To see the sponsors of North Carolina Senate Bill 721 bill.
SECOND CHANCE ALLIANCE: Speak Out Against Felony Disenfranchisement to Preserve Our Voice
Many of us have criminal records and confront these barriers directly. Others of us have witnessed family members and neighbors struggle against these barriers. Others come to the Alliance as service providers and advocates. From these diverse backgrounds, we have joined together and with one collective voice to say, “I’m for Second Chances!” Click to read the Second Chance Alliance piece.
Second Chance Lobby Day II -- NC Legislature April 23, 2013
Click for details to Second Chance Lobby Day II!
Our 1st PNC Bank/CSI Financial Management class.
Photo of our 1st PNC Bank/CSI Financial Management class on April 22nd 2013, with Diana Benthall, PNC Branch Manager, Ashton Square, Raleigh, NC (and CSI's Banker)
Our NAACP - HKonJ page
Click to view our new NAACP - HKonJ webpage.
Dennis Gaddy interview with NC Policy Watch Chris Fitzsimon
Dennis Gaddy discusses Second Chances and helping formerly incarcerated people get back on their feet during an interview with NC Policy Watch Chris Fitzsimon. Click on the player arrow button below to play the podcast, or click for a direct link to the interview.
Imagine the following: One in five of the men you knew had a prison record. Members of your race were six times more likely to be incarcerated than those of the majority race. Those incarcerated had a much harder time working, marrying, and parenting their children. Their children were in turn more likely to commit crime and more likely to be incarcerated as a result. These imaginings describe reality in our poorest African American communities. Click to read more by downloading a PDF file study by Joseph E. Kennedy, who is
a Professor of Law at the University of North Carolina at Chapel Hill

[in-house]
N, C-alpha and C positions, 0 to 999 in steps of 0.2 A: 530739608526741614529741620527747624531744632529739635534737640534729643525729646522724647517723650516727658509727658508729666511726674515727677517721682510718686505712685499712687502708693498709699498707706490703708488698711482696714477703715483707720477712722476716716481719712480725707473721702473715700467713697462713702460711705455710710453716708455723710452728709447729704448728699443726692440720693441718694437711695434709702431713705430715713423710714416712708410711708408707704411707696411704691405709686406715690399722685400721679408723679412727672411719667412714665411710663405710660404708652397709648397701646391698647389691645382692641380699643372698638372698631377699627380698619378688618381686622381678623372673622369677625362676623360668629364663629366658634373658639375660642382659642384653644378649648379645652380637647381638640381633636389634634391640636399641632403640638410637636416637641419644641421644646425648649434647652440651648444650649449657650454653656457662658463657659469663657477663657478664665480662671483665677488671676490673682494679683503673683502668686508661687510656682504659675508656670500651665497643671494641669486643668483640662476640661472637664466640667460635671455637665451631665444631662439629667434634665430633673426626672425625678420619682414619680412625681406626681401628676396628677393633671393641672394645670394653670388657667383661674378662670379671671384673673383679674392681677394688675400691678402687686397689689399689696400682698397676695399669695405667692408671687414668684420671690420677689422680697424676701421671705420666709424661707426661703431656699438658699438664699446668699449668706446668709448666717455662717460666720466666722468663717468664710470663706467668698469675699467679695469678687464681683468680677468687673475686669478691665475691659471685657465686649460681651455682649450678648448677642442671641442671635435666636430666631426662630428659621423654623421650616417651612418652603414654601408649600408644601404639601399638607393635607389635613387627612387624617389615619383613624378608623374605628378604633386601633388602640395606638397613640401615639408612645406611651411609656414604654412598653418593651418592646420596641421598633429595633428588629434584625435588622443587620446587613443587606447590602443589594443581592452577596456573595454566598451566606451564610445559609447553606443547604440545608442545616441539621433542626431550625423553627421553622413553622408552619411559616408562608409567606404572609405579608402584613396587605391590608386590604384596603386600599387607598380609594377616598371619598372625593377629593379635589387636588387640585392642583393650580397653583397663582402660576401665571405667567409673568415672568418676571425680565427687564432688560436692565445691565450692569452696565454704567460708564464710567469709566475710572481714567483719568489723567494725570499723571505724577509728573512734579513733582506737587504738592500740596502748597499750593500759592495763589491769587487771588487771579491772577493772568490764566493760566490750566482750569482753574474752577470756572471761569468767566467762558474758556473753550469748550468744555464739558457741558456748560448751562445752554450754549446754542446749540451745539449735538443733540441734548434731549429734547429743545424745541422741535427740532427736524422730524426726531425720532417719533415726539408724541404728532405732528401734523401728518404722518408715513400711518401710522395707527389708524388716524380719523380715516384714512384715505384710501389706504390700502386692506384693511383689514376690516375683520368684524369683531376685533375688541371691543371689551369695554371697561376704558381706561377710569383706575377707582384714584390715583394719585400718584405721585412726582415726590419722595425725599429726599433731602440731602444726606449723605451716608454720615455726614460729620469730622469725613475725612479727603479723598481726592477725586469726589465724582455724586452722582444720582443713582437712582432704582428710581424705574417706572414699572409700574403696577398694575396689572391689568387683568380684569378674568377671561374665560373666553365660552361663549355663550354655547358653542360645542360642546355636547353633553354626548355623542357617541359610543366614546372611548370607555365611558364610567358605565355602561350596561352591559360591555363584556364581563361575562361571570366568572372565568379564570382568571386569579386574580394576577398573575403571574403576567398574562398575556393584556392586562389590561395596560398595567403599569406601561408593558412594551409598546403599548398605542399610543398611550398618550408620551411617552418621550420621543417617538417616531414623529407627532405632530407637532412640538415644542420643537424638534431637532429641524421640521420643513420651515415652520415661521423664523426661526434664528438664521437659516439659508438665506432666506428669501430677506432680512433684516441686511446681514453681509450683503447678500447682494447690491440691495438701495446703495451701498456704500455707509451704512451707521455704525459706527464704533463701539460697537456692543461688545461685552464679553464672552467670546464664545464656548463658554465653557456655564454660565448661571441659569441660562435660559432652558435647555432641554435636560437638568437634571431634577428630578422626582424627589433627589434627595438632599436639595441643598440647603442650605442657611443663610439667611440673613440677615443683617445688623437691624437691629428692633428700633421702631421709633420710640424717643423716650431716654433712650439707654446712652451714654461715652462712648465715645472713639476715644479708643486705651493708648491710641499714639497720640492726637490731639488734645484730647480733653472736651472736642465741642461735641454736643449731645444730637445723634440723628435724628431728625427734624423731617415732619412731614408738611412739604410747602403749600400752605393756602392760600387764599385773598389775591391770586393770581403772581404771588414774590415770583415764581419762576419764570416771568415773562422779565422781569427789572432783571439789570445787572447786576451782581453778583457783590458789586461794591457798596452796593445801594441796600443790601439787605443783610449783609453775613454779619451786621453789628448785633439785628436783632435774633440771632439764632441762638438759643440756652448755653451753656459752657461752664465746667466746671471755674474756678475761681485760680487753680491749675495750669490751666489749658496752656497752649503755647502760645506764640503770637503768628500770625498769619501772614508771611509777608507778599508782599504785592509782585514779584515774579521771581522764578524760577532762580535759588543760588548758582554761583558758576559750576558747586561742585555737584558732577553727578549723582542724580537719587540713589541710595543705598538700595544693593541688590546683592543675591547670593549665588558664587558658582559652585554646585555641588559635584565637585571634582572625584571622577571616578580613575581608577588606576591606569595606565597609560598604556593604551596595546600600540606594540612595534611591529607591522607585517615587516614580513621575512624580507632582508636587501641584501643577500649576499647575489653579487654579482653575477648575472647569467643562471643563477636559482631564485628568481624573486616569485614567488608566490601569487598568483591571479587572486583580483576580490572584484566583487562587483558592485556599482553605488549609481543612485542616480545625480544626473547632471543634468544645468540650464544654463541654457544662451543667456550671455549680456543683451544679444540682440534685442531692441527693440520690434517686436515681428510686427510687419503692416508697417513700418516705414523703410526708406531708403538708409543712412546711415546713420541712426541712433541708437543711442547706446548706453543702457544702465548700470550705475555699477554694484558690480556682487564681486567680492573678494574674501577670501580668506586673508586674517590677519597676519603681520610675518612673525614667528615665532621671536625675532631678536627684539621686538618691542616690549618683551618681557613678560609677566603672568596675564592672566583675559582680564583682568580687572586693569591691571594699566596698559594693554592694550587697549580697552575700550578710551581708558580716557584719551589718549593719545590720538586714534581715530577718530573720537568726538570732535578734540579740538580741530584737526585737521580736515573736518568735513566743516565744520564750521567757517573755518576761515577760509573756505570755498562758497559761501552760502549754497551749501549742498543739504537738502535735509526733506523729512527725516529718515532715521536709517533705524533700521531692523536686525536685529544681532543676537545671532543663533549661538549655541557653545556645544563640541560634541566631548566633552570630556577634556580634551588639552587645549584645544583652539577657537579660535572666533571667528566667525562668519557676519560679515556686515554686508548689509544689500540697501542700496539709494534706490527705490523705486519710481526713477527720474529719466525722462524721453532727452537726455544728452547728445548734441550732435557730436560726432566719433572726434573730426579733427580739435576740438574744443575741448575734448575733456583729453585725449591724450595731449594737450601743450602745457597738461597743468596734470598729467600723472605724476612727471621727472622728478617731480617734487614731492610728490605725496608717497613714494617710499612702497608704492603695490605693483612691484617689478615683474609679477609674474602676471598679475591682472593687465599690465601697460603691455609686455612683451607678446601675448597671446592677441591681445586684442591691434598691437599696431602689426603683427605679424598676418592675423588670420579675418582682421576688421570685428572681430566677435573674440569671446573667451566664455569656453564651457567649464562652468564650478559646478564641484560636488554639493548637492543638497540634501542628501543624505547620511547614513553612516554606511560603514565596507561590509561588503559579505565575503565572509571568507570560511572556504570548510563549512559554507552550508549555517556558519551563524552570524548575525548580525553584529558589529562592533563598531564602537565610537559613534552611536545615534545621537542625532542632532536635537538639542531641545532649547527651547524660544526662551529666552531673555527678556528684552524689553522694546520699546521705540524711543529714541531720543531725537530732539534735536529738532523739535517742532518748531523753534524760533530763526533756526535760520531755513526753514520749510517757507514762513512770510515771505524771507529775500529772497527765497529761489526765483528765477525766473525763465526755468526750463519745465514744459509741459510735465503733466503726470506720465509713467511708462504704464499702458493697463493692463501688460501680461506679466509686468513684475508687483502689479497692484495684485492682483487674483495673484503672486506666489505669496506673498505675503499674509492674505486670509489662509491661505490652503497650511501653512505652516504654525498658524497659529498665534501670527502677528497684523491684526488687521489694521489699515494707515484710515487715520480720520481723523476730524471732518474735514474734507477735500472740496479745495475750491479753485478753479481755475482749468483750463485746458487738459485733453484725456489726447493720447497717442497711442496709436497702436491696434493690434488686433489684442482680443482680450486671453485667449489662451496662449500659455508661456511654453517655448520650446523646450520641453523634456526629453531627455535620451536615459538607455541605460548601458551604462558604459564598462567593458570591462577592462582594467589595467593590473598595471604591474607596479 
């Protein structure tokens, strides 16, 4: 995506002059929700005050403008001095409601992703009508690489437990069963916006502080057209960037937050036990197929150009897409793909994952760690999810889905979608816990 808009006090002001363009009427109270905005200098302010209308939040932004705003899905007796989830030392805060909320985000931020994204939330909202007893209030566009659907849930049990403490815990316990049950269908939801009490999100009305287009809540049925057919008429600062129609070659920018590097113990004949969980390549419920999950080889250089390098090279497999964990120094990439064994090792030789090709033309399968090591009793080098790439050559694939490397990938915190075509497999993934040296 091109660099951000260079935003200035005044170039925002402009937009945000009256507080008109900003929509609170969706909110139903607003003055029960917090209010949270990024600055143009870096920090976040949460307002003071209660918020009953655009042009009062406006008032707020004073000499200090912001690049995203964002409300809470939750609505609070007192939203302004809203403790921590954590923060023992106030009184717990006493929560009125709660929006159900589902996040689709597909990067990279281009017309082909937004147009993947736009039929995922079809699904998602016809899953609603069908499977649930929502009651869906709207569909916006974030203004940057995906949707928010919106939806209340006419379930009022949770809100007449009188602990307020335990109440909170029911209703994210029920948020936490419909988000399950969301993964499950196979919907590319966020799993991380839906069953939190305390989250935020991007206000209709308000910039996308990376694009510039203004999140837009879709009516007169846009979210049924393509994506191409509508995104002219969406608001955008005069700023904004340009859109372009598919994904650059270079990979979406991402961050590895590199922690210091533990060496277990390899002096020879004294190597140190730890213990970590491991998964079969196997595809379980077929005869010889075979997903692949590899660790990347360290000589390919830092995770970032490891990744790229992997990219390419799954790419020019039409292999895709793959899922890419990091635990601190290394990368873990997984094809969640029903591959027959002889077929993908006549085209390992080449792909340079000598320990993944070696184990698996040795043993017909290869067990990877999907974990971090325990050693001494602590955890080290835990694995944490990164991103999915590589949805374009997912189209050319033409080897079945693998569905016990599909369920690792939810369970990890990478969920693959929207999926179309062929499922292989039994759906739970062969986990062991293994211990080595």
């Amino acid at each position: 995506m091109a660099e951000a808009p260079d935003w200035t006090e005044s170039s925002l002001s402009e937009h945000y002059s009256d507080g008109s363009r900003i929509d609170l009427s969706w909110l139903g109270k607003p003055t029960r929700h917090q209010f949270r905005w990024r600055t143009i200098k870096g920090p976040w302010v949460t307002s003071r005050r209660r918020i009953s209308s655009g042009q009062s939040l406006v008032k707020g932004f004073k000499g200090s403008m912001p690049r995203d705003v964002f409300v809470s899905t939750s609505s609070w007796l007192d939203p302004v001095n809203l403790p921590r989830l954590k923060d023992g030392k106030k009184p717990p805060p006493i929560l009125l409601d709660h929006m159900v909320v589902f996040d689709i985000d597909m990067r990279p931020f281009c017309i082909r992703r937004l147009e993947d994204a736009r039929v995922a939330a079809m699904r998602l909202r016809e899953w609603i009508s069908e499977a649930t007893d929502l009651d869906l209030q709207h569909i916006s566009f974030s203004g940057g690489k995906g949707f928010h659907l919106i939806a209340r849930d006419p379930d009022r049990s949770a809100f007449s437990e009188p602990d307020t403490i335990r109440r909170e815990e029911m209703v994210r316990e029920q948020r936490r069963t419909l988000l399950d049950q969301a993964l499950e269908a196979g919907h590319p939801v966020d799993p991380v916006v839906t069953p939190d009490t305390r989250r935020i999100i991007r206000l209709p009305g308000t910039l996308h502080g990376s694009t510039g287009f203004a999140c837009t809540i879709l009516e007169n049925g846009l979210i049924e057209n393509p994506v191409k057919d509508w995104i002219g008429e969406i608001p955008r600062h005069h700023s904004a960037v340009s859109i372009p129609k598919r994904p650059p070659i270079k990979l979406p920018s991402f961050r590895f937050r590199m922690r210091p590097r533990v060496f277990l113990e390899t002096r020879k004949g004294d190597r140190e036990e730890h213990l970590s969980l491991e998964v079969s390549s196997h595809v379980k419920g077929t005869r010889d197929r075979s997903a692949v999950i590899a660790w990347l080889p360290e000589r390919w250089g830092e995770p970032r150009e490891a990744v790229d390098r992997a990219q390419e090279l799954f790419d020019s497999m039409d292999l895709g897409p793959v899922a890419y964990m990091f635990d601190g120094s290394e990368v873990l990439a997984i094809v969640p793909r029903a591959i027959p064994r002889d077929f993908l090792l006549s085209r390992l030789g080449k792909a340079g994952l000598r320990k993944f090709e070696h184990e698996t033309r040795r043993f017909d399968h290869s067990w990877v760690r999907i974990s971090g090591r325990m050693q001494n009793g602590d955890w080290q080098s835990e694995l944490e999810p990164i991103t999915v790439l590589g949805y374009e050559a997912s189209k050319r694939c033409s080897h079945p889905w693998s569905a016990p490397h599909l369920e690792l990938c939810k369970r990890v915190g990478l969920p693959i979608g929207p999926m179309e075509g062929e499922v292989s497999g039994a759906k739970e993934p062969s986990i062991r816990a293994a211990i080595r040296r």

where he teaches Criminal Law.
Blacks Are Singled Out for Marijuana Arrests, Federal Data Suggests
Black Americans were nearly four times as likely as whites to be arrested on charges of marijuana possession in 2010, even though the two groups used the drug at similar rates, according to new federal data. Read the article at nytimes.com.
A report by the National Minority AIDS Council and Housing Works, with support from the Ford Foundation
"Over the past three decades in the United States, overlapping epidemics of mass incarceration and HIV/AIDS have become disproportionately concentrated among economically disadvantaged persons of color. As a result, a substantial proportion of people living with HIV in the U.S. have spent time in prison or jail, including many with co-occurring substance use and mental health disorders that complicate care and contribute to social marginalization. Each year, some 150,000 Americans living with HIV/AIDS are released from a correctional facility.' Click to read the findings of the National Minority AIDS Council and Housing Works.
NPR series on the effects of incarceration
There are roughly half a million people behind bars for nonviolent drug crimes in America. But no one really knows how many people have been sentenced to long prison bids since the laws known as Rockefeller drug laws first passed 40 years ago. What's clear is that tough sentencing laws, even for low-level drug dealers and addicts, shaped a generation of young men, especially black and Hispanic men.